Digital assets are comprised of intangible goods such as digital books, music and movies. These are most typically stored in iTunes accounts or other MP3 storage accounts and Kindle eBook accounts. Digital assets can even include digital storage, social media accounts and blogs. These digital assets raise the question of whether they are subject to division during a divorce and whether or not they can be valued.

Although there is not much law on this subject, when it comes to the division of digital assets, many states will divide the digital assets using an "equitable distribution" system to divide, allocate and value these assets. The "marital property" will be assigned a value and then it will be distributed equitably, or fairly, between the spouses. Such division does not always result in a 50/50 split, but rather it is what is considered a fair split.

digital-asset-division.jpgHowever, just like a car cannot be split in half, neither can many digital assets. Additionally, unlike the ownership of a car which can typically be transferred quite easily to the other spouse, transferring ownership of digital assets is not always feasible. In fact, some user agreements do not even allow for transferring ownership. A judge's ruling will not even supersede these user agreements. To resolve the issues that division of digital assets pose, the spouse who owns the iTunes and Kindle libraries may be awarded them, while the other spouse may be awarded a different asset in leui. Another option is for the spouse who is awarded the asset to "buy-out" the other spouse based on the value of the asset awarded to him/her.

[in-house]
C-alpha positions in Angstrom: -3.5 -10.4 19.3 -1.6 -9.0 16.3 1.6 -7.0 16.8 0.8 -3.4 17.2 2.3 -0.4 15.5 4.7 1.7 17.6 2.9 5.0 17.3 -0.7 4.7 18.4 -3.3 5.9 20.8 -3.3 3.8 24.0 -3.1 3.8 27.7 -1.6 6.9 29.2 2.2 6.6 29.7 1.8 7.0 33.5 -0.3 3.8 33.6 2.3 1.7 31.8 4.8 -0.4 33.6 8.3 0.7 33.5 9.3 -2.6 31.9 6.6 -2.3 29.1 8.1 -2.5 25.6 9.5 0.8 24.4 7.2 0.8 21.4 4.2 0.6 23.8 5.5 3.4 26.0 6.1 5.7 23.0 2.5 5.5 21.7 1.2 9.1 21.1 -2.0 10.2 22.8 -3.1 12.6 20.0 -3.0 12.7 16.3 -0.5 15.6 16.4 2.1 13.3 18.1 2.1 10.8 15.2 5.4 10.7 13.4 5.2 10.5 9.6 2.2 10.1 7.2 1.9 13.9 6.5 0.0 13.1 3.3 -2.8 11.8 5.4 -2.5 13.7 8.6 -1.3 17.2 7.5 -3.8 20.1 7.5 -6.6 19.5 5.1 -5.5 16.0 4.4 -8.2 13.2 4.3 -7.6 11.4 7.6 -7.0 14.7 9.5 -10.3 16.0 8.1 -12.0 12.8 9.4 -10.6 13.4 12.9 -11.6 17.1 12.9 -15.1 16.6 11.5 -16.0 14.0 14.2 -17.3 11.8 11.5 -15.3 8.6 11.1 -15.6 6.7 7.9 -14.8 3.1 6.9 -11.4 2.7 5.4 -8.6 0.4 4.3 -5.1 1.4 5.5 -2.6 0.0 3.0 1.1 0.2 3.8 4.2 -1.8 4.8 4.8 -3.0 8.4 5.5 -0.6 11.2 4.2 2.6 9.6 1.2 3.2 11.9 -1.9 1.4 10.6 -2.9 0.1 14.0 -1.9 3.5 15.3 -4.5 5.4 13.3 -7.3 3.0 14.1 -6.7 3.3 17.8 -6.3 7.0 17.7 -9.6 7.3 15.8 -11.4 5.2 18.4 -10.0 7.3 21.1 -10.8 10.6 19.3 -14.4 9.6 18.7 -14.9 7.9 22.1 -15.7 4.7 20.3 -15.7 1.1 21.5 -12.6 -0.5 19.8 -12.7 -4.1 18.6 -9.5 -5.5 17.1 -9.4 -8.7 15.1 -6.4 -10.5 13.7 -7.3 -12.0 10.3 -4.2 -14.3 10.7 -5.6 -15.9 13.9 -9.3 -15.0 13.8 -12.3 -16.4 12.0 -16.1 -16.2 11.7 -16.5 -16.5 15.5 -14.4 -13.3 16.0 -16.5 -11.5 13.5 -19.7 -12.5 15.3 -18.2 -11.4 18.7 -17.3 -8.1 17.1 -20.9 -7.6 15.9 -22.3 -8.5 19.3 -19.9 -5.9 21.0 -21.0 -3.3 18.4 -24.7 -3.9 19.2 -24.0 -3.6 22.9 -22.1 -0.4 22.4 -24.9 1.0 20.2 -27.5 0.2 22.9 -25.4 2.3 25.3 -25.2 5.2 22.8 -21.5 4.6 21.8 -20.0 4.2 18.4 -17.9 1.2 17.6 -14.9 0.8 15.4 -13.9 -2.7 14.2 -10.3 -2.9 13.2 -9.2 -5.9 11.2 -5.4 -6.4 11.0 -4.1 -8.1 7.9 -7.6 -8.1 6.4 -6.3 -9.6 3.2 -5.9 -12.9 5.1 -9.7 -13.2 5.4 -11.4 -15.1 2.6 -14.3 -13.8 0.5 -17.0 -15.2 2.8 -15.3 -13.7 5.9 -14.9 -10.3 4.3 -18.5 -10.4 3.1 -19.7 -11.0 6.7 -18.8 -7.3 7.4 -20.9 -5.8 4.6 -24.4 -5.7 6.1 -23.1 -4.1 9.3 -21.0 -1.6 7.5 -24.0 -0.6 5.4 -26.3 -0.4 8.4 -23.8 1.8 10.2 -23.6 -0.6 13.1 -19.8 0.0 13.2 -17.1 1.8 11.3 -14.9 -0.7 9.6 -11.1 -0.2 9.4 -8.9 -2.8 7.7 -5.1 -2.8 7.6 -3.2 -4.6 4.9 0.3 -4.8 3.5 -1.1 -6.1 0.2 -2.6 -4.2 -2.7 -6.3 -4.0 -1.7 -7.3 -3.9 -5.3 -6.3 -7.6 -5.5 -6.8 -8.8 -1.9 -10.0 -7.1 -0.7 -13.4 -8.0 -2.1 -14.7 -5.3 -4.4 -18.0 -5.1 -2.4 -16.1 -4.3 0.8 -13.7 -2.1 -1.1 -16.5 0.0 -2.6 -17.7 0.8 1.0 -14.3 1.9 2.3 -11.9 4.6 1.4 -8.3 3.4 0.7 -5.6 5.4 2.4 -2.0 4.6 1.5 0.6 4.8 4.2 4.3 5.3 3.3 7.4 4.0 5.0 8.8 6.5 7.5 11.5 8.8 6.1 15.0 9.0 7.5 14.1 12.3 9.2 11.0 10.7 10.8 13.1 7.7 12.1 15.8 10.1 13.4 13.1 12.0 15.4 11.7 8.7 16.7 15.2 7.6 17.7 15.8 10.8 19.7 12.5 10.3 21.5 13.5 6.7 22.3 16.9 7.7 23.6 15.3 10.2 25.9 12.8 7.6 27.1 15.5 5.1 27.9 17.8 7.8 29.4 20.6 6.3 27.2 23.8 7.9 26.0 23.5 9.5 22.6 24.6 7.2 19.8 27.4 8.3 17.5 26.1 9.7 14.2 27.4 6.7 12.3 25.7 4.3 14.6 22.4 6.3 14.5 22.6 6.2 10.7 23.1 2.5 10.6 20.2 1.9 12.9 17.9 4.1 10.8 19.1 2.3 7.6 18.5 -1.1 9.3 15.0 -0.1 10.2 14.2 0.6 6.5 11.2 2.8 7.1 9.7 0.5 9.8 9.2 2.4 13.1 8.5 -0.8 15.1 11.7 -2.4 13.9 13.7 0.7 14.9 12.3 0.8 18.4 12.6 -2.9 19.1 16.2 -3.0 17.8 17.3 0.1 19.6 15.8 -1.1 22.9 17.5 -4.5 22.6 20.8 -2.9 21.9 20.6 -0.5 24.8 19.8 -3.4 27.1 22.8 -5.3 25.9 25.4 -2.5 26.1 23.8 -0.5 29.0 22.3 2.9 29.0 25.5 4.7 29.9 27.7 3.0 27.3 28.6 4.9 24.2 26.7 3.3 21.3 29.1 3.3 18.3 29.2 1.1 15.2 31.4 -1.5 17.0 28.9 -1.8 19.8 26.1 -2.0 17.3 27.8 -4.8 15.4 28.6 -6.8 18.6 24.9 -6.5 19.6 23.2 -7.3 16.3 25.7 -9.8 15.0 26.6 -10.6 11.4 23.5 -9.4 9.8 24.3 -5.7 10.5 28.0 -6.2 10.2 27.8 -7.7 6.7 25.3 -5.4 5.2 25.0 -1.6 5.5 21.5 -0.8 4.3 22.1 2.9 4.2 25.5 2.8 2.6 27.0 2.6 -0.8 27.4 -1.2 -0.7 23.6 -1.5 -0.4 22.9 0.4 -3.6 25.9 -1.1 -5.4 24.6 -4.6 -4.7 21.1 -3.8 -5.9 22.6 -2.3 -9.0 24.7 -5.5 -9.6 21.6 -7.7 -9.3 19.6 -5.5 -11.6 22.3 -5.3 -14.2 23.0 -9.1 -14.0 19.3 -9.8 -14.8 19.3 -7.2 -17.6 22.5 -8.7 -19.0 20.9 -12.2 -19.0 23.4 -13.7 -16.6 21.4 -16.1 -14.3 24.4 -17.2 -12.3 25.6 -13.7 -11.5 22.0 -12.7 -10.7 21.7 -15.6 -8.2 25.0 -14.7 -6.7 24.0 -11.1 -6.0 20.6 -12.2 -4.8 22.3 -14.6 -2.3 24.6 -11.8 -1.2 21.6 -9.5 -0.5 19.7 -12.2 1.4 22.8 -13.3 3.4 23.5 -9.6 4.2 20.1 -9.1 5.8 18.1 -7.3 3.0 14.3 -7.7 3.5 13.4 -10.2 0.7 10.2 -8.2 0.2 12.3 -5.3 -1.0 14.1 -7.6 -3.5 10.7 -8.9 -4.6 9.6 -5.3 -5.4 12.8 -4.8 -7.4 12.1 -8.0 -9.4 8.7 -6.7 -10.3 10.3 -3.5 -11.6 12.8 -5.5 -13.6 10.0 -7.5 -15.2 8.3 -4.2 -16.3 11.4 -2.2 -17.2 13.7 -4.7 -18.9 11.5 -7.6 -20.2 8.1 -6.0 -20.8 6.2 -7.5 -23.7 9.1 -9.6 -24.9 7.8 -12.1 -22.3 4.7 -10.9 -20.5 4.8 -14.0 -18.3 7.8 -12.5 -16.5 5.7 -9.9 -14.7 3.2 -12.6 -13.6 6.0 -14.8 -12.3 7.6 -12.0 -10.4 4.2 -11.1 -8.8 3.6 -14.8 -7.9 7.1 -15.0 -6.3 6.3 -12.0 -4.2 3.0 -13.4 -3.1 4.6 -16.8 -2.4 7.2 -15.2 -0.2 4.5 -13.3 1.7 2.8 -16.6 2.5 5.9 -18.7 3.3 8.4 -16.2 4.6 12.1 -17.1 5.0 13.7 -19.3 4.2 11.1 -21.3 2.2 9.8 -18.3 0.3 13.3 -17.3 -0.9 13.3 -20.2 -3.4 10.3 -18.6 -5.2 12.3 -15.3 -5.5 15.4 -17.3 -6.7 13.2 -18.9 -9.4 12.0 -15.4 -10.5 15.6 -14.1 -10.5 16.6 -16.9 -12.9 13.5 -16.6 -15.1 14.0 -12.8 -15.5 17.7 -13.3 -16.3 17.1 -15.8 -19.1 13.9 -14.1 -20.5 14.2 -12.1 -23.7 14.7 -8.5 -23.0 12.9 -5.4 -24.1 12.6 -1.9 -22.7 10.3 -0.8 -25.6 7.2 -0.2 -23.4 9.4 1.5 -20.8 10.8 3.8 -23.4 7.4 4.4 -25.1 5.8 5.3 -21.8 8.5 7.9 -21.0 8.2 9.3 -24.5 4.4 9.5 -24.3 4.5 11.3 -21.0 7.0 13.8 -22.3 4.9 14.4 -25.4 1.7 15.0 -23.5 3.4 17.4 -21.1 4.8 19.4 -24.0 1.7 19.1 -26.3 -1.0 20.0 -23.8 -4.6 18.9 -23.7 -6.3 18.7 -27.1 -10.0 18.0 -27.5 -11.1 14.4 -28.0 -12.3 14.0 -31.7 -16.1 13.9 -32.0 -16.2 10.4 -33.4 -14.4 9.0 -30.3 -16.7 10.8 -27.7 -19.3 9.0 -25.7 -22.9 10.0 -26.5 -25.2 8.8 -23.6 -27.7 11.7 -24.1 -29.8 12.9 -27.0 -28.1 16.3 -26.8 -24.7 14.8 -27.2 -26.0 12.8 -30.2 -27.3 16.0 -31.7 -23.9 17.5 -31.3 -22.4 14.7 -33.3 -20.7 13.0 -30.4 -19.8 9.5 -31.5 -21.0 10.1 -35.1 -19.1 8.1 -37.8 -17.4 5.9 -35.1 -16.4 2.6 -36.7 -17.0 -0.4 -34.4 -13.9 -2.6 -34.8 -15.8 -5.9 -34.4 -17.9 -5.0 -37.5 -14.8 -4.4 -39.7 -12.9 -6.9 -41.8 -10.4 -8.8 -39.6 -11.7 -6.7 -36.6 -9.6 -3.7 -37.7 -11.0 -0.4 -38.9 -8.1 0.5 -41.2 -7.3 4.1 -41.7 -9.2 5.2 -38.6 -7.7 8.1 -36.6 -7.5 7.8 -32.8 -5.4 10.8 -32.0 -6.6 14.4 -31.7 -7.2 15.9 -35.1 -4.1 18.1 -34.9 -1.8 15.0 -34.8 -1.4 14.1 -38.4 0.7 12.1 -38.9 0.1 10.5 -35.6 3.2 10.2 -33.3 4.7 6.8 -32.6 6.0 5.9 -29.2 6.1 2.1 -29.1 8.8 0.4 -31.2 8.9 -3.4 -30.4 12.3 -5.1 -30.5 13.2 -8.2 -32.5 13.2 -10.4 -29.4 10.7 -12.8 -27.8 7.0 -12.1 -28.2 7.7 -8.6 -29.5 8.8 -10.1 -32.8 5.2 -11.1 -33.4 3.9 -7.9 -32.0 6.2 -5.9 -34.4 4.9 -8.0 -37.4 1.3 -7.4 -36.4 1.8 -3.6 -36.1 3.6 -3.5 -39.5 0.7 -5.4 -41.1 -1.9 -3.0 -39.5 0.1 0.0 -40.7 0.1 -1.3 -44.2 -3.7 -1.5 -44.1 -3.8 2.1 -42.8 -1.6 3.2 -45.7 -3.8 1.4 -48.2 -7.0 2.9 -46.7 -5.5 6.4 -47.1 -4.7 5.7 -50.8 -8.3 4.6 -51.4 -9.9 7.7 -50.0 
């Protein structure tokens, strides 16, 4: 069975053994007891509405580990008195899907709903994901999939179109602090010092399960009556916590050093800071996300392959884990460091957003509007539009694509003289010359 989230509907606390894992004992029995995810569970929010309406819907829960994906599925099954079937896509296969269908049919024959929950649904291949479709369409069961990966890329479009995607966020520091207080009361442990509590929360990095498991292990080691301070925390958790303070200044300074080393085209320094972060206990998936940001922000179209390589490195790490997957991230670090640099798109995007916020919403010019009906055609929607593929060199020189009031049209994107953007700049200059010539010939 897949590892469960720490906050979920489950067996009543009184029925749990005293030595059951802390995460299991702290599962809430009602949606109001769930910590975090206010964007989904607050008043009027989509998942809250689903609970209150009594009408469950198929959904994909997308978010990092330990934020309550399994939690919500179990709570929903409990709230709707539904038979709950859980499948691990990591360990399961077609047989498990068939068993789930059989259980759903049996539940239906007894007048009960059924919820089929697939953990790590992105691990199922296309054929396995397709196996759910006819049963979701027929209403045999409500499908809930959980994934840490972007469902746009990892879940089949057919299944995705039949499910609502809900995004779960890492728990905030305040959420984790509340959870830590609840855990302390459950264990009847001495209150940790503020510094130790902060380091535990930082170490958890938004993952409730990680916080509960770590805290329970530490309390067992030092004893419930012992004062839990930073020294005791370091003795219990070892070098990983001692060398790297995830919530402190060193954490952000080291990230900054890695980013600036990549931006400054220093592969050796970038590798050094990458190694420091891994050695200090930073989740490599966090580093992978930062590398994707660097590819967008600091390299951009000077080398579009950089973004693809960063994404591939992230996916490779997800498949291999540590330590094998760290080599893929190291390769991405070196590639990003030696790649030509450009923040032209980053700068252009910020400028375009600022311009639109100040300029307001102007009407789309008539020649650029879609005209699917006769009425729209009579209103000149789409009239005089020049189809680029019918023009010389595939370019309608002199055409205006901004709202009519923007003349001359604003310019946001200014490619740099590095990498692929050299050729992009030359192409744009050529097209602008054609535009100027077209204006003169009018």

Although the division of digital assets is a relatively new area of the law, as more digital products continue to develop, I suspect that divorce attorneys will see a lot more issues involving digital assets and thus a lot more law on the topic.

Continue reading "How Do Digital Assets Get Divided in a Divorce?" »

To Settle or Litigate...That is the Question

June 2, 2014

litigate-win-win.jpgWhen going through a divorce, there are a lot of decisions that need to be made. Who will get the house? Who will the kids spend the holidays with? Who keeps the beloved family pet? These and many more questions will come up throughout the divorce process and will require either you and your spouse or the Judge to make a decision. One decision, however, that will be up to just you (and hopefully with the cooperation of your spouse) is whether to litigate or mediate some or all aspects of your divorce.

It's common to want to take everything to trial when there are a lot of fuming emotions between you and your spouse. Many spouses feel that if they litigate their case, it will act as a type of revenge against their spouse. However, before you shut your eyes to the option of mediation or otherwise settling outside of court, here are a few things you might want to consider: